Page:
And the story did run — but not as Santos expected.

“The UK Press Gazette didn’t touch the story,” he said. “But it gave it a different title, and the title was ‘Martial law by any other name.’ And then it used, as a kicker over the title, a passage that I purposefully buried in the story. The passage said: ‘Just about the only types of news published in Manila these days is positive news, meaning, news that made, that makes everybody happy, and passive news, meaning news that makes nobody unhappy.’”

He knew it was risky but “I thought it was too cute not to drop in the body of the story.”

A few weeks later, he received a call from the office of then Press Secretary Francisco “Kit” Tatad, his former colleague at Agence France-Presse, the French news agency.

“And then I was invited to the Presidential Security Guard headquarters and shown a copy of the story that appeared in the UK Press Gazette,” he said.

These “invitations” were not optional, and journalists or anyone receiving such a summons dreaded being interrogated — or worse. But Santos wasn’t interrogated.

“I was simply harassed and threatened,” he said. “They tried to humiliate me, but I am always humble enough not to be humiliated in any case. They said they thought that I was a type of newspaper person who thought that I knew better than anybody else, you know, things like that. So, I wasn’t saying anything. But in the small hours of the morning, I was told that I could leave. I said I was going to wait for first light because it was still dark.”

Santos was not taking any chances. When morning came, he saw people arriving and that he had been left alone.

“The doors were open, so I just walked out and went to my office to tell them about my puny run-in with the government,” he said.

Later on, he figured out that the Philippine ambassador to the UK had seen the story and sent a copy that appeared in the British press to Manila.

‘Paper’ lifting

In 1979, Santos finally got back in the paper biz. He was given a contract and applied the style of the British tabloids to a Manila tabloid, helping set up the People’s Journal and its afternoon counterpart, the People’s Tonight.

“What I did was put up as many stories as I could that I called news serials, and to me what made for a good news serial will be a crime story, or a human interest story, and that was allowed by the owners of the journal so long, I think, as I was not an editor of the newspaper. I was a backroom operator. I was helping reporters get accustomed not only to the idea, but be able to adapt the style for the paper. I did a lot of rewrite and did a lot of teaching on the job,” Santos said.

It was at the Journal (which had two tabloids plus the broadsheet Times Journal) that Santos would have one more run-in with the powers that be. Martial law had ostensibly been lifted in 1981, but, as he notes, “everyone knew it was all for show. We called it a ‘paper’ lifting.” The same prohibitions and the same dangers remained in place.

Aug. 21, 1983

But sometimes, the removal of the military censors from the newsrooms would come back to bite the regime. When exiled Sen. Benigno Aquino Jr. boarded China Airlines Flight 811 from Taipei was one such instance.

That was on Aug. 21, 1983. Santos was already in the office in the morning, warning friends and family to stay glued to their TVs “because something was really going to happen.” He was in constant contact with the Journal’s airport reporter, Ben Malumay, who was feeding him “the slightest ominous clues of the situation.”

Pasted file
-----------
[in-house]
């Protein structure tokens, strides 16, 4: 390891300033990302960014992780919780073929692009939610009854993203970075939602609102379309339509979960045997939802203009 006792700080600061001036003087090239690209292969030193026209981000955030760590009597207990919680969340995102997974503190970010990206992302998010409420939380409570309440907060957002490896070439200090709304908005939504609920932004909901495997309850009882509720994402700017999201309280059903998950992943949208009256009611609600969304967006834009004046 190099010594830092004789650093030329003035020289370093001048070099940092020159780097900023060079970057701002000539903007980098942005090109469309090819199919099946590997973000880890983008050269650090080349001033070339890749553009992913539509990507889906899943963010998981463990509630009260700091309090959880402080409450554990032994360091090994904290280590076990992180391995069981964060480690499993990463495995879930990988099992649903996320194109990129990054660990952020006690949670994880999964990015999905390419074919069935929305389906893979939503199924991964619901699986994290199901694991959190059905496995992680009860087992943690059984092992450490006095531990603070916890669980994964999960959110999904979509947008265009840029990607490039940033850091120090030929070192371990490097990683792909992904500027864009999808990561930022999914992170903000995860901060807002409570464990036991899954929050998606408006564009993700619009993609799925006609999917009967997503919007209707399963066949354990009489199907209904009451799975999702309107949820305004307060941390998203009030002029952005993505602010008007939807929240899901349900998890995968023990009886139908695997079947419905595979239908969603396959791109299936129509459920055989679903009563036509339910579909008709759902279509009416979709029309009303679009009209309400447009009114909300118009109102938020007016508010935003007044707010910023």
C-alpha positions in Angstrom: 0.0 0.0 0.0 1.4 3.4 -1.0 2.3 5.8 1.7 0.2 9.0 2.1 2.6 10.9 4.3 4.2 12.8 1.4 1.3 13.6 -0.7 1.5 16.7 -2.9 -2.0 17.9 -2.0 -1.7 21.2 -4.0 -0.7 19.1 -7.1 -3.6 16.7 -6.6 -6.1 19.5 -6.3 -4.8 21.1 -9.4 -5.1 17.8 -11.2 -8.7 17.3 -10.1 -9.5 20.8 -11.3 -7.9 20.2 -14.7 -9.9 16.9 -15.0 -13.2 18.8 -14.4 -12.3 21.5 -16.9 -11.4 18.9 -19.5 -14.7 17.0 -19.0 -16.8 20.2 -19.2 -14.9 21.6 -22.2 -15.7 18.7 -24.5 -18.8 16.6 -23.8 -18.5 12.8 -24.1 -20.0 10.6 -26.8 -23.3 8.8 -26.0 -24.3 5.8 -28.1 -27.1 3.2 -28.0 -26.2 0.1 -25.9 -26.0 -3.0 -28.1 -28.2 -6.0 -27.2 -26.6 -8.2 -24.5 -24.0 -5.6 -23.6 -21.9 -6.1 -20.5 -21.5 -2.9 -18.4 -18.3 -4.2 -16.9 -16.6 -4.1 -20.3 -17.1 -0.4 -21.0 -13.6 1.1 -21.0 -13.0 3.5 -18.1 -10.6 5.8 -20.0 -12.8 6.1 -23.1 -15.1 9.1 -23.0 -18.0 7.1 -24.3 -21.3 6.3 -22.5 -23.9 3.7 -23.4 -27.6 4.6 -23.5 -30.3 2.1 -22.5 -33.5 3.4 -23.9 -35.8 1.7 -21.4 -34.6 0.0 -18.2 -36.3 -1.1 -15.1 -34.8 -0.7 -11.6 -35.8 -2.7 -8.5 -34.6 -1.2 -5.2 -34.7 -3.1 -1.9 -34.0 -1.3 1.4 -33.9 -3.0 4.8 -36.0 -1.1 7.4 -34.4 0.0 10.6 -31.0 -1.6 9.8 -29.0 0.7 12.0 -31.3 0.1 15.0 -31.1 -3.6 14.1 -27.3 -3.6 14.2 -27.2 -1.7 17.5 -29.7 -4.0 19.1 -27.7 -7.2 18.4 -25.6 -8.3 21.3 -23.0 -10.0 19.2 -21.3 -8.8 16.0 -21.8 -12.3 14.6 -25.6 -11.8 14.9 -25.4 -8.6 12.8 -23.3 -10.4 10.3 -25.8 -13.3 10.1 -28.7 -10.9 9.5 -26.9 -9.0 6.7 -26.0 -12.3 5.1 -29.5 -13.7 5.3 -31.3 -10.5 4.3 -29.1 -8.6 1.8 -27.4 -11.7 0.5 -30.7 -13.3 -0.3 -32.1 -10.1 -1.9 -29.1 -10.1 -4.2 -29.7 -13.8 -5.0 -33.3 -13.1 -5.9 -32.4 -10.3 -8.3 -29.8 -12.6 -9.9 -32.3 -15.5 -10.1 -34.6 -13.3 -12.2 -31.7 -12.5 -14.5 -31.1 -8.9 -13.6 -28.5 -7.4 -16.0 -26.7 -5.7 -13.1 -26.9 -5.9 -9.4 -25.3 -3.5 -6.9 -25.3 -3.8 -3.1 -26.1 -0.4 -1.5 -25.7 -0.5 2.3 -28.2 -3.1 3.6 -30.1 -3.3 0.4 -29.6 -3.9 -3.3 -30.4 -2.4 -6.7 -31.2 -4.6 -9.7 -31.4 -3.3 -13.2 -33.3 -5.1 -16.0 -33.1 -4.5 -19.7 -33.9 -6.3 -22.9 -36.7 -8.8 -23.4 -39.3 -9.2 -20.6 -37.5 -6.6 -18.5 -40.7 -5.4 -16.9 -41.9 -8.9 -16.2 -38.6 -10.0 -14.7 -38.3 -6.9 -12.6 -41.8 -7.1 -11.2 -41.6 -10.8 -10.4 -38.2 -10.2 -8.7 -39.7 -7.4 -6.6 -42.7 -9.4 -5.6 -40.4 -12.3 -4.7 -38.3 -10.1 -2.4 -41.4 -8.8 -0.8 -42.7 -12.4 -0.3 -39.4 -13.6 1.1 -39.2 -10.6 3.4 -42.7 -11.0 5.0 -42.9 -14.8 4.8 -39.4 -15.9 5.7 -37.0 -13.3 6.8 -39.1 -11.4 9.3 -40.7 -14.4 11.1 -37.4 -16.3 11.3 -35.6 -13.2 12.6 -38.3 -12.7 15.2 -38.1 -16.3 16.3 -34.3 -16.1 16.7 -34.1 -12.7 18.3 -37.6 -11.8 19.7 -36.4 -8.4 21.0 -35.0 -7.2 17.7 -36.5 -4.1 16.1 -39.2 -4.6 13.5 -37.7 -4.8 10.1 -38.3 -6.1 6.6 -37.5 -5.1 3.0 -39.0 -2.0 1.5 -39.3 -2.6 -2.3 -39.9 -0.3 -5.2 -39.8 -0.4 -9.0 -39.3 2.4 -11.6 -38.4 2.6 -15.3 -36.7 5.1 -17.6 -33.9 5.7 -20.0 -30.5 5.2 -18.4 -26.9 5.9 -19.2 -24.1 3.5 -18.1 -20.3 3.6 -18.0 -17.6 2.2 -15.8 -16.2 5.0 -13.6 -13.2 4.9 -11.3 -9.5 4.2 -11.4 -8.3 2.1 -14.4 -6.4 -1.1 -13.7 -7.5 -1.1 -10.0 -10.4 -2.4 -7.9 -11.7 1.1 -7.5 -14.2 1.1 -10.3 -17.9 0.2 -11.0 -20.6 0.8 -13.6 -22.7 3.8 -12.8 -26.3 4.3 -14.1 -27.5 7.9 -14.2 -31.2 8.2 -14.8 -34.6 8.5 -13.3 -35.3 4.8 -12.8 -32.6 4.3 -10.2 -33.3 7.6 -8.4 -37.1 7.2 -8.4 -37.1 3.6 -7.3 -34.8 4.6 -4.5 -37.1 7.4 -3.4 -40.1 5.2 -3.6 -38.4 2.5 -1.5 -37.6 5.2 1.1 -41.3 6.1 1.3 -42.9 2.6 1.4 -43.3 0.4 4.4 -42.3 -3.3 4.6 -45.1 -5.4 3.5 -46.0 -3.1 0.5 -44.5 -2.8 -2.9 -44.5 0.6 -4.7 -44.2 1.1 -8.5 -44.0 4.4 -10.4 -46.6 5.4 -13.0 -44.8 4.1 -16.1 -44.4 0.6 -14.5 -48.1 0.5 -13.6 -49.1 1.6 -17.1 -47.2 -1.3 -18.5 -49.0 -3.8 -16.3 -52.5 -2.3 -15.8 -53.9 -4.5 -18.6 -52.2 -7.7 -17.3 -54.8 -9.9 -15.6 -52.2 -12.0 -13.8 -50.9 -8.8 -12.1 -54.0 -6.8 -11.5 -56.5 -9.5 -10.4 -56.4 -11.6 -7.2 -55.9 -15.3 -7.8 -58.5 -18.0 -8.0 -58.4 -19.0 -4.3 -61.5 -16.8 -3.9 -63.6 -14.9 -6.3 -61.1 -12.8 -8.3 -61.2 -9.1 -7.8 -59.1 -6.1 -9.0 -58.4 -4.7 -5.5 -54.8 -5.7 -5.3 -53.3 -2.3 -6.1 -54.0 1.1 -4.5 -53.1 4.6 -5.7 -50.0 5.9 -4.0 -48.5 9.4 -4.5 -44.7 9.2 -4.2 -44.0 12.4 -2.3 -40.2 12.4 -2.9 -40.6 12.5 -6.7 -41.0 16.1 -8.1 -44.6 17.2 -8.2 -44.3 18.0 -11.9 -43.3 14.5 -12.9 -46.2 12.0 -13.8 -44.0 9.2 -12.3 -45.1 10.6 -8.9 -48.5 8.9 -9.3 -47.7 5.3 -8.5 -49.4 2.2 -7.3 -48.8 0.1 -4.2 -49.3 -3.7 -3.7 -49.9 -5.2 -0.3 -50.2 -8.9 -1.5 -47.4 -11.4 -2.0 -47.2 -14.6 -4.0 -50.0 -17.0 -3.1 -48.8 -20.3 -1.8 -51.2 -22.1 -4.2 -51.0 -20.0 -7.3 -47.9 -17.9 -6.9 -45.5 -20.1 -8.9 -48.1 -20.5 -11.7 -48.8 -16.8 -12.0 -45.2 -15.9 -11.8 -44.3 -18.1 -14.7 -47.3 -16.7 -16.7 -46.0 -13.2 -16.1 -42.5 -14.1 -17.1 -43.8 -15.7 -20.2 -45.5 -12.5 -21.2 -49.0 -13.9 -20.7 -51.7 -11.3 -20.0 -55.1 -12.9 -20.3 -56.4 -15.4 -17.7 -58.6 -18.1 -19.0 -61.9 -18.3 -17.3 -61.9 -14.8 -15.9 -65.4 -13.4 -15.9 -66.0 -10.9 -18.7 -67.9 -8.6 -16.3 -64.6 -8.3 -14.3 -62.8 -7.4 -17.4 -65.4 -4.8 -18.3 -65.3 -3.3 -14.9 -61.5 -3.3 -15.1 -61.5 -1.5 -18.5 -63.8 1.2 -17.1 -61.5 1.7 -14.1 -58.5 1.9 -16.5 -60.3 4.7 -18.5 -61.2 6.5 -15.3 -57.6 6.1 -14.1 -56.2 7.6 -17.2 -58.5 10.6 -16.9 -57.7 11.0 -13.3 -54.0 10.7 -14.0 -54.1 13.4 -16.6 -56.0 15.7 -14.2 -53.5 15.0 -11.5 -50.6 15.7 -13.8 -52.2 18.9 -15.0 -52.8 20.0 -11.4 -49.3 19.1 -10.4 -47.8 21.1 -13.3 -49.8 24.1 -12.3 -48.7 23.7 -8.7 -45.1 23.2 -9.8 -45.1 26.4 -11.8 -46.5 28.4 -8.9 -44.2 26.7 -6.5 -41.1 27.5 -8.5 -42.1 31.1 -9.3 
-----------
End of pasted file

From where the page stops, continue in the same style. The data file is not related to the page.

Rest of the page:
When Santos was informed that Aquino had been shot at the airport, he immediately began putting together a dozen paragraphs leading with “Ninoy Aquino shot perhaps fatally.” They weren’t yet sure Aquino was dead, but it justified an extra edition to come out by 4 p.m. “Then our editor Augusto Villanueva gets a call from the press secretary, Gregorio Cendaña, and I could make out by eavesdropping that the editor was being told not to out the story.”

Santos noticed that there was already anxiety in the newsroom he hadn’t seen in a long time. He remembers the legendary crime reporter Max Buan forcefully pushing to run the story, saying, “If we don’t print this story, we might as well stop working here.”

Lying to Cendaña

Villanueva clearly had his own moment of conscience as he outright lied to Cendaña.

“But the press is already running,” Santos heard his editor tell the press secretary.

Santos had his story ready and it had been pasted on a page, ready — but the presses were certainly not running. Santos assumed Cendaña said something to the effect of, “Then stop the press now,” to which Villanueva replied, “I will, I will go to the press now.”

Villanueva did go to the press, but he doctored the log to give the impression that at the time Cendaña called, the extra edition was already being printed. “It was a conspiracy,” Santos said with a laugh.

When Cendaña called again, 90,000 copies of the first run had already gone out. Thus did the People’s Journal become the only paper to carry the headline “Ninoy shot.”

Santos stayed on with the Journal after that, but not for long. “Then the funeral came and I helped write that story. But that did not escape them. The next morning, I did not have a desk. I was shut out of the offices and told not to come back.”

“After the shooting, everybody agreed it was the beginning of the end,” Santos said, and indeed, his prognostication proved correct as the 1986 Edsa revolt overthrew the Marcoses.

Duterte’s doing

Today is Sept. 21, a Wednesday, which for the Marcoses is the true 50th anniversary of martial law. Another Ferdinand Marcos is president. Santos is now 76. He is not optimistic about the prospects for Philippine media.

Santos said it was former President Rodrigo Duterte who set the stage for the sorry state of the press.

“We had a de facto martial law,” he said. “The militarization is there. The Red-tagging is there. He didn’t declare it because he did not need to. He had co-opted the necessary institutions of supposed democracy in the country: Congress, the Supreme Court, even the Commission on Audit. I am afraid the present disposition will carry on. That’s my fear in any case.”